Saturday, April 16, 2011

DRUG-FREE DOG WEEK. Or as Nancy Reagan touted: “Just say no.”

"On the internet, nobody knows you're a dog."
I must apologize for being remiss in my duties as a dog blogger.  Since most bloggers, I am told, are slackers in their mid-20’s living in their grandparents’ basement, microwaving ramen noodles, typing furiously with Cheetos-stained fingers, I feel compelled to dispel this as a possible image of dog bloggers.
Truth be told, I had the week off from chemo and I’ve been feeling rather feisty.  Last week’s dodoxorubicin/adriamycin kicked my bunny butt.  I actually didn’t want to eat anything one day, which sent my mom into a manic depression. Probably not as bad as the one fellow Welsh-woman Catherine Zeta Jones is experiencing but worrisome nonetheless.  The day after my self-imposed fast, however, my dad came home.  That’s always a reason to celebrate and I inhaled my dinner that evening, making my mom seem like a lying reactionary.  I’ll just have to learn to move my food around in my bowl to make it LOOK as if I’ve eaten it.  I’ve been told my human cousin, The Baby Girl aka Alyssa, often does this rather successfully.
Sitting at a computer typing was just NOT in the cards for last week.  I DID do some reminiscing, though, and I thought I’d share what it means to be a Corgi with my loyal readers.
Cor gi translates to “dwarf dog” or “gathering dog” in Welsh. There are two types of Corgi’s: Pembroke and Cardigan.  I am a Pembroke, THE favorite of the Queen Mum as you can see.  We were also prominently featured in that movie with Helen Mirren.  Dame Mirren won an Oscar for that extraordinary role and there was much buzz about creating an Oscar category for best performance by an animal to highlight the incredible Corgis’ portrayal of…royal Corgi’s but nothing ever came of it.  
People are sometimes told the easy way to remember which Corgi is which is to think that Pembrokes don’t have tails.  So think of a dog with the tail BROKEn off.  Ouch.  I actually have a naturally bobbed tail.  No unnecessary, painful docking needed here, thank you very much.  While people also think that Pembrokes and Cardigans are pretty much the same dog, let me remind you that Cardigans are longer with a different bone structure, floppier ears, and are generally just not as attractive as we are.  IMHO of course.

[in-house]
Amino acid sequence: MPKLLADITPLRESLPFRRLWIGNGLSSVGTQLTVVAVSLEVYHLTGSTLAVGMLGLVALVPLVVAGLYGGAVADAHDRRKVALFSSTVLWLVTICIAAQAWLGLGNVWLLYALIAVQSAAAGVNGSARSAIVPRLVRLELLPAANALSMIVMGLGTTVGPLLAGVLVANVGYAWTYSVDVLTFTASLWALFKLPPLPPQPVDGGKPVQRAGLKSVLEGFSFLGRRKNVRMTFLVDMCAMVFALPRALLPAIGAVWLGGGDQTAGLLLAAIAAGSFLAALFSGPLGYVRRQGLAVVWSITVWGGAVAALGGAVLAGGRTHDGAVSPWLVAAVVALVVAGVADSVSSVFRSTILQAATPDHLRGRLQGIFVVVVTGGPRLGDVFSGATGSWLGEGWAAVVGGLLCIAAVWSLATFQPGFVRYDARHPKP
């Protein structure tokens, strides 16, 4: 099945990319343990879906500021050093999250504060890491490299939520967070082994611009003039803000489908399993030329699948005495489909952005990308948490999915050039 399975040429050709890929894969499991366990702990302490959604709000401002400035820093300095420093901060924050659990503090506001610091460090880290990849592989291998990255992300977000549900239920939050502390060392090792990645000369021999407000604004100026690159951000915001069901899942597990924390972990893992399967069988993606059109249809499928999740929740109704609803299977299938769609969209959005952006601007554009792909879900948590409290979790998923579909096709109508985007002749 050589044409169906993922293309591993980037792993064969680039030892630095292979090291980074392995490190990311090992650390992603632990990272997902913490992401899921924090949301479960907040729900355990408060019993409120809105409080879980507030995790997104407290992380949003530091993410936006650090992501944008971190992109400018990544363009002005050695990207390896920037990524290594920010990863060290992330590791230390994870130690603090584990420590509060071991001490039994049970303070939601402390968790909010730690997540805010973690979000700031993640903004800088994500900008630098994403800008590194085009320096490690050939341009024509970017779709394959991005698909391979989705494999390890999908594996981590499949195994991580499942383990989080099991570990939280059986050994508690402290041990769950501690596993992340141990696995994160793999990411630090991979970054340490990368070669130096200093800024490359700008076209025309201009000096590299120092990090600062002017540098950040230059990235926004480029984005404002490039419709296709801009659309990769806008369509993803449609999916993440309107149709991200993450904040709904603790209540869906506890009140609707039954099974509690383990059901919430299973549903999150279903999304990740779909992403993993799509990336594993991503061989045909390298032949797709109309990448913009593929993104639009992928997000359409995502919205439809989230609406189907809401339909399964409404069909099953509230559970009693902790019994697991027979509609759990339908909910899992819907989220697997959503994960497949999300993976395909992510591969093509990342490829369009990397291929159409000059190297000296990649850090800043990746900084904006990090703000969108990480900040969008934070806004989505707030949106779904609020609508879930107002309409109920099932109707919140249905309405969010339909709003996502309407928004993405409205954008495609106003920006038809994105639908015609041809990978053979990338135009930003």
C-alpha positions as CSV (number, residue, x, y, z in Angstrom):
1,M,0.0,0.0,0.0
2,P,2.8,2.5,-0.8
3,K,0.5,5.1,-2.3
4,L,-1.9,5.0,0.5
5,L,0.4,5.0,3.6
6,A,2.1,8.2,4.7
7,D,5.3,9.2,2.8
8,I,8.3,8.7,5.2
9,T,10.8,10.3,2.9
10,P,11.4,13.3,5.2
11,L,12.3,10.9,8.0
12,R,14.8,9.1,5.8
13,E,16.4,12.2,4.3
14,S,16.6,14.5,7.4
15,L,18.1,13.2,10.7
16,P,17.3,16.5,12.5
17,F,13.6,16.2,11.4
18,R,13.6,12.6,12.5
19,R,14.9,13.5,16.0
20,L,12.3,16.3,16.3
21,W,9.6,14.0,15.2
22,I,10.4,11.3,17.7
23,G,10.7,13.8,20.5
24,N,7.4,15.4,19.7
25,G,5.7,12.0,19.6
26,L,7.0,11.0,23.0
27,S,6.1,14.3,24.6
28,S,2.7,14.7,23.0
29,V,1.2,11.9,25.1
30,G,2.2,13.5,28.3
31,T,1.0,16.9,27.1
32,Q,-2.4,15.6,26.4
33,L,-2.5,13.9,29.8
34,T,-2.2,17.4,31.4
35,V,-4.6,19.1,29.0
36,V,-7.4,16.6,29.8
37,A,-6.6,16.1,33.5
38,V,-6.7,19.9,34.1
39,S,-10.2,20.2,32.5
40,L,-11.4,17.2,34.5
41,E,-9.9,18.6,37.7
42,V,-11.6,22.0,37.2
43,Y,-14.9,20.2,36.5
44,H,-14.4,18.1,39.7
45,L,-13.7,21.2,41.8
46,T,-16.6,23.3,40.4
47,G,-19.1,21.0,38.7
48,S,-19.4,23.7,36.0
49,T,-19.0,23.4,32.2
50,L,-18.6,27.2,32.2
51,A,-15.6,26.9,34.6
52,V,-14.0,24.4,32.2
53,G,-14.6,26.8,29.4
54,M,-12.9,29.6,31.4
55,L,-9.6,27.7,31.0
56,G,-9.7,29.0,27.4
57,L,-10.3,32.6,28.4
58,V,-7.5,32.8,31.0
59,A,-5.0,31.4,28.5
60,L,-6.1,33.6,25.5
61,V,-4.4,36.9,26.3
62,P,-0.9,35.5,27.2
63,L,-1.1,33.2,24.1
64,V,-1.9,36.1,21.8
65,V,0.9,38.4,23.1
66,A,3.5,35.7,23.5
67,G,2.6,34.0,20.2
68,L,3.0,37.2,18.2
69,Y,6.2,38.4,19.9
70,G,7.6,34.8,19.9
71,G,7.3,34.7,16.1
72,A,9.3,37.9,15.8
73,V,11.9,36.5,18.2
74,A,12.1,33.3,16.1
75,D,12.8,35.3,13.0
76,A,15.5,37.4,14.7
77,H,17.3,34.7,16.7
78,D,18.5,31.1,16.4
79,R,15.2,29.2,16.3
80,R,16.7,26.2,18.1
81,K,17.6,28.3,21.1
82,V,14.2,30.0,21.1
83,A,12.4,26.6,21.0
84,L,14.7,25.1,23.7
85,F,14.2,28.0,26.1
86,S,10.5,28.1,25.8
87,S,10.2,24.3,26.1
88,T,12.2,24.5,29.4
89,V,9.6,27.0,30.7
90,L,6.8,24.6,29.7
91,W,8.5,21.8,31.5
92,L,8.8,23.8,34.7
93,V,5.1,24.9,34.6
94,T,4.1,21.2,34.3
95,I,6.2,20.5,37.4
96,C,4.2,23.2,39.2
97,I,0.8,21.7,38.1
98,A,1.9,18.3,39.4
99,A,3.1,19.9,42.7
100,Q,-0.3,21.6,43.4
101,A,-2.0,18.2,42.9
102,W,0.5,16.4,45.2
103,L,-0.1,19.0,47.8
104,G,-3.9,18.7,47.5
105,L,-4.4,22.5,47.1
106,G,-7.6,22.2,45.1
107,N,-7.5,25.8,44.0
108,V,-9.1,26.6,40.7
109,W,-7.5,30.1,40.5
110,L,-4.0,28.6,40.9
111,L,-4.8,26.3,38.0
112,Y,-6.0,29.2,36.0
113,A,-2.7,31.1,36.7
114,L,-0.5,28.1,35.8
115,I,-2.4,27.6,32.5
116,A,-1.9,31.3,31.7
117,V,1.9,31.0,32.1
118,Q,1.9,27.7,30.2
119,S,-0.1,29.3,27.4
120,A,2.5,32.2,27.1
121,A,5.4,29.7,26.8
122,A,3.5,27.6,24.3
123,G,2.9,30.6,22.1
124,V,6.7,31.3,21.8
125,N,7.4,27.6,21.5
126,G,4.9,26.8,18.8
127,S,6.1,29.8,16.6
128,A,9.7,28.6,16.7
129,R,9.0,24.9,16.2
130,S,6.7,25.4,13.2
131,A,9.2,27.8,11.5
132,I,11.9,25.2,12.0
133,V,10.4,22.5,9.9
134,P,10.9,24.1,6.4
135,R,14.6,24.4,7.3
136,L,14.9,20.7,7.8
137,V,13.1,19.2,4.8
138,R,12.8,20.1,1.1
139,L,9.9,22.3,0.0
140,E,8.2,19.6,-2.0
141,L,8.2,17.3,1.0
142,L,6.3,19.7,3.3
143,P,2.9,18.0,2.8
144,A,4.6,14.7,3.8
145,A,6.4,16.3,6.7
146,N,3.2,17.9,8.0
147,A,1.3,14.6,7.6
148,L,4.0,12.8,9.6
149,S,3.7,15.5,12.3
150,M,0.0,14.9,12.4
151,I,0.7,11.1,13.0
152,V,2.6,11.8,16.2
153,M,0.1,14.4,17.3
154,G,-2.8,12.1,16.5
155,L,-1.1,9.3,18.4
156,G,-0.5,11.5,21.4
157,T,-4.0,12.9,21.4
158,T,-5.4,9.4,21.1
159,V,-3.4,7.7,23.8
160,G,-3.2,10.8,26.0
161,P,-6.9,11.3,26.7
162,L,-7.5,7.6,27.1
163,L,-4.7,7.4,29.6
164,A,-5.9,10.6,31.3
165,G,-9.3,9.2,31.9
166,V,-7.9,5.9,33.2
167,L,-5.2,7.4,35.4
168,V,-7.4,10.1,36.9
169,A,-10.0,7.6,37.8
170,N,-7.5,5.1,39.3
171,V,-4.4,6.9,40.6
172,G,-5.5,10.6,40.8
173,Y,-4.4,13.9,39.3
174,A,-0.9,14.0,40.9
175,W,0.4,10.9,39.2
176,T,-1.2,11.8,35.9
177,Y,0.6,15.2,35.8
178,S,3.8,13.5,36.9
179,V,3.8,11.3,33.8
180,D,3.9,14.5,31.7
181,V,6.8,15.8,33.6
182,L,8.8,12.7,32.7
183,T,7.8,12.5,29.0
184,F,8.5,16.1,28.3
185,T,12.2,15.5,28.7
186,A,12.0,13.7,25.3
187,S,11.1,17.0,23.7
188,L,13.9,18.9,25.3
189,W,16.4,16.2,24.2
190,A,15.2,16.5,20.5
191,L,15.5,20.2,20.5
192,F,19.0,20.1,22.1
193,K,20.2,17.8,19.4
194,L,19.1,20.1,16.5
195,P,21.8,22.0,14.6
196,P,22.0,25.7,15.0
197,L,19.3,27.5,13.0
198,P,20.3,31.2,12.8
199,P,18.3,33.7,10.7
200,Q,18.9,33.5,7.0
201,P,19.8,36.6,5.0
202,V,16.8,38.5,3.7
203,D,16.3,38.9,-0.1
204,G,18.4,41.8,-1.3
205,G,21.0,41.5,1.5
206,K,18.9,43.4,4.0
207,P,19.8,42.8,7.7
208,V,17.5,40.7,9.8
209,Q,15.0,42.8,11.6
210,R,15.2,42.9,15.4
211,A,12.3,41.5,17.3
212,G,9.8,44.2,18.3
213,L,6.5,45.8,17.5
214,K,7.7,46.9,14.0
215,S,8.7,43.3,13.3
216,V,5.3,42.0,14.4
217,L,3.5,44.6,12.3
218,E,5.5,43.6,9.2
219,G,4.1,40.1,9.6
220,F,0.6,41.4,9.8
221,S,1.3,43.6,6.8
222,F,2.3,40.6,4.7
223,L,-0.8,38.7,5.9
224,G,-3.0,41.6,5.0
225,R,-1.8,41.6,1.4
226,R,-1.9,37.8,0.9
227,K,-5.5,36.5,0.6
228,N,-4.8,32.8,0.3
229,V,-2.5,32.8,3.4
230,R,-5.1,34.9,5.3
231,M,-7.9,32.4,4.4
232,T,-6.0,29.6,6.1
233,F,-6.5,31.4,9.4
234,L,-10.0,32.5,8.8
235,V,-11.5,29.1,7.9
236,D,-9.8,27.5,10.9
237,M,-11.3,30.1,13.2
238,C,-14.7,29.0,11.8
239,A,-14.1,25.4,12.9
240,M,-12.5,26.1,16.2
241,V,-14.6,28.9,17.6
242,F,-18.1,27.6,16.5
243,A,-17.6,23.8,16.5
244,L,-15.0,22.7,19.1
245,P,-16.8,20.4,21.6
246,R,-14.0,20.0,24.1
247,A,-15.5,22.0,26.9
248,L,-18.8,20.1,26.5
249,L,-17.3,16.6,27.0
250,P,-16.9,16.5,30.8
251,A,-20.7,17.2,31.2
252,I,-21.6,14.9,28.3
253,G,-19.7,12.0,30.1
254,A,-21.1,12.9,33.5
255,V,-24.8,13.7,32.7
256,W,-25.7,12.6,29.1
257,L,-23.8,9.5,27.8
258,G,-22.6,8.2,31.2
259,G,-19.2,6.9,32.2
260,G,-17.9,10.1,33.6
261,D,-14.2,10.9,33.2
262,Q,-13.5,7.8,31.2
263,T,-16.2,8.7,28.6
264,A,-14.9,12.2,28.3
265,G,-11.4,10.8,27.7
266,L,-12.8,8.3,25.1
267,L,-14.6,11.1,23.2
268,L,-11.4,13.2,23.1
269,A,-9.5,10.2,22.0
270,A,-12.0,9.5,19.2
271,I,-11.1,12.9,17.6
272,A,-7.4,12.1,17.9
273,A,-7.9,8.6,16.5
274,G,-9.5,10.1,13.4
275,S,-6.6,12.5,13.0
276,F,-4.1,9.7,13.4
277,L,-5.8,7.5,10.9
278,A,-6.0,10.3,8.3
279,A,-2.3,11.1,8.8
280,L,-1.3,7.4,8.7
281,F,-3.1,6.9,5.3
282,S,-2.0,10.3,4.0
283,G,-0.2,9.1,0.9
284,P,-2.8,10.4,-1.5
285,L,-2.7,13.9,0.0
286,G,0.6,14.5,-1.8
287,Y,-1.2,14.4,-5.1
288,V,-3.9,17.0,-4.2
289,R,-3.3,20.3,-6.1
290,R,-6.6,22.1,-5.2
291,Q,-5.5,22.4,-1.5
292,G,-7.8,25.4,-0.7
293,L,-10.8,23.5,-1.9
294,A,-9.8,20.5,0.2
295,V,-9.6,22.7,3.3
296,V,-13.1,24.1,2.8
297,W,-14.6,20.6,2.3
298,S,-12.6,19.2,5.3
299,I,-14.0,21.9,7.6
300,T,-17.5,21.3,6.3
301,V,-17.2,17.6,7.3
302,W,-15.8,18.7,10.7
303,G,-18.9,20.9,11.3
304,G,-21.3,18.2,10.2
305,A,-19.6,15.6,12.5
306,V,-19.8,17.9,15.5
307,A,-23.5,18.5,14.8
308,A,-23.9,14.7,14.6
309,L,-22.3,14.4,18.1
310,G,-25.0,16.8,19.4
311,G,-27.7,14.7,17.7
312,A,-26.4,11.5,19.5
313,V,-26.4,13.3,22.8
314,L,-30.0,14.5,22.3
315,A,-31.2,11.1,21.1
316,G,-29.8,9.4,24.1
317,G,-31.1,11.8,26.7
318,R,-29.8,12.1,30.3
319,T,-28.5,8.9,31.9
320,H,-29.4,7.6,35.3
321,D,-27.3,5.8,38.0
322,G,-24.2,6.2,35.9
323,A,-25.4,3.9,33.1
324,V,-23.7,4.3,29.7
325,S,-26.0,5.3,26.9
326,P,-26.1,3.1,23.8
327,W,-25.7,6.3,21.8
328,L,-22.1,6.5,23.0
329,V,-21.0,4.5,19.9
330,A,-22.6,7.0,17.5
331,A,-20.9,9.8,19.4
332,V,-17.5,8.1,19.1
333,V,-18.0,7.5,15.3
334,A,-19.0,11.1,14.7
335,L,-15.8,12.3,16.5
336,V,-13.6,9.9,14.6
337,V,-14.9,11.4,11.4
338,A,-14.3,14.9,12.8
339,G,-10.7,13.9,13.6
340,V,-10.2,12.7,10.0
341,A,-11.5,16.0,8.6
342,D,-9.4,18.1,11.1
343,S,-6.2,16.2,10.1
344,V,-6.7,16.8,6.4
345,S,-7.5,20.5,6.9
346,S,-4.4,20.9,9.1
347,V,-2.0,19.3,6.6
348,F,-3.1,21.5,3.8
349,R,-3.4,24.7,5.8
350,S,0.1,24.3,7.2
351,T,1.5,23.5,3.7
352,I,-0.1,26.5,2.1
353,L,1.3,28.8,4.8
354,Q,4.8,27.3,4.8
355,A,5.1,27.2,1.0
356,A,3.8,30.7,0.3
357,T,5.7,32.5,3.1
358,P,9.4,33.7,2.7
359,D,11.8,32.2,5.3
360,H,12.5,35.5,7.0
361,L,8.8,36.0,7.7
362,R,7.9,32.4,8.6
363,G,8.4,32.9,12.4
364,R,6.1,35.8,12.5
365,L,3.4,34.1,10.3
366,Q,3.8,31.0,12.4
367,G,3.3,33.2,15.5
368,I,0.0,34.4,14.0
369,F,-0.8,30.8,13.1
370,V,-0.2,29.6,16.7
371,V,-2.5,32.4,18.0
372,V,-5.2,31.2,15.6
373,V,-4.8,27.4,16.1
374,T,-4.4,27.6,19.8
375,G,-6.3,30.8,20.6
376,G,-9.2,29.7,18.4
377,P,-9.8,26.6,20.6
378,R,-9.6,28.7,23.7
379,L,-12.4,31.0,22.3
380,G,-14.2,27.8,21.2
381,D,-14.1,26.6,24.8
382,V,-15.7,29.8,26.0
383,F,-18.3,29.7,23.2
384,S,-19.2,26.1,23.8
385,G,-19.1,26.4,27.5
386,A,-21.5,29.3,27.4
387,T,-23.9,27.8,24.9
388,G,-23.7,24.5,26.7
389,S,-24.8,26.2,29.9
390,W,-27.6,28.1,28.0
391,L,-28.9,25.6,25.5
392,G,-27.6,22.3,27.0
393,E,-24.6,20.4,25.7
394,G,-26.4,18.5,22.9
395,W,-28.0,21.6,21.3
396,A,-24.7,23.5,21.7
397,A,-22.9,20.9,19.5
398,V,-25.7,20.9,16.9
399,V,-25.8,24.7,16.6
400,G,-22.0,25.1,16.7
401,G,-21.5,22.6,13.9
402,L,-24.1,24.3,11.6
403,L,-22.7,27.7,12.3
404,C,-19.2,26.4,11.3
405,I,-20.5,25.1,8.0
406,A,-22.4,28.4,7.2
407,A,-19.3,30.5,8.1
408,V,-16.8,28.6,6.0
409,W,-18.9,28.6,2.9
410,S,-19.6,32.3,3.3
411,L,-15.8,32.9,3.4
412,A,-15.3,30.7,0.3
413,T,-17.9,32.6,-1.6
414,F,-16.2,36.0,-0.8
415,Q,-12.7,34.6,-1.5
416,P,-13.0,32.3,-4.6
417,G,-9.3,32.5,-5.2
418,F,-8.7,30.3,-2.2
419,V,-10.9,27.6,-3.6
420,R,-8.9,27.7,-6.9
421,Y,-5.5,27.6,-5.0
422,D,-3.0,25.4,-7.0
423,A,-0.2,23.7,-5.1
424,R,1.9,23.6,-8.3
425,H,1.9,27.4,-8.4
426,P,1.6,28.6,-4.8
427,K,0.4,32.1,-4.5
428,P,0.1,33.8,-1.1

We are the smallest of the herding breeds, usually between 10 to 12.5 inches tall and weighing in at between 25 and 28 lbs. We can be red, fawn, sable, or tri-color/black and tan like Fred.  We may or may not have white areas on the chest, legs, neck, and muzzle.  Some Corgi's tip the scales at 30 lbs. and over (such as this dainty Corgi specimen who rather resembles a footstool) but that's usually because we are so darn cute that our loving owners simply can't refrain from giving us treats and table scraps.  While all treats ARE delicious, moderation is the key to keeping us healthier and alive longer.  Now if we were out herding cattle, sheep, or small children every day, the exercise would keep us at a fighting weight but that doesn’t happen very often in Portland or any other areas in the States that I've visited. Maybe I need to get out more?
Legend has it that we were the preferred mode of transportation of faerie warriors in the woodlands of Wales. The faeries eventually took pity upon the poor mortals working so hard just to survive that they allowed the Corgi’s to help them, working the farm, herding cattle and the like.  Most Corgi’s still have the markings left from the harnesses and saddles up around our shoulders. Take THAT French Poodles!  Show me your legendary roots! HA!

People must know that we are big dogs in small bodies.  Not the type of dog that would want to be carried around in a designer shoulder satchel.  More often than not, our bark can sound fierce.  My brother Fred’s bark is actually deeper than mine.  Unless you see us, you’d think there was a 120 lb. Rottweiler barking behind that door.  Once you break in, however, we are pure show dogs.  We show you where the jewelry is…where the cameras are…
I will start again with the Veterinary Cancer Referral Service on Tuesday.  We’re still trying to get the diet thing under control but in the meantime, I am getting some pretty impressive meals.  My mom is trying something from a company called Newman’s Own.  She says Butch Cassidy wouldn't lie to her.  I haven't a clue as to what that means but I smile when she says it.  It makes her feel better.  The Newman food smells GREAT but has the consistency of mousse.  No matter what she mixes it with, Tomo and Fred drool longingly.  If they only knew that anything from prednisone to sulfasalazine to cerenia might be mixed in they wouldn’t be so eager to get in on the chemo deal. If I could choose between chemo and organic ground beef or "normal" food for the rest of my life, I'd pick the "normal" food.  At least then I'd KNOW I'd have a "rest of my life."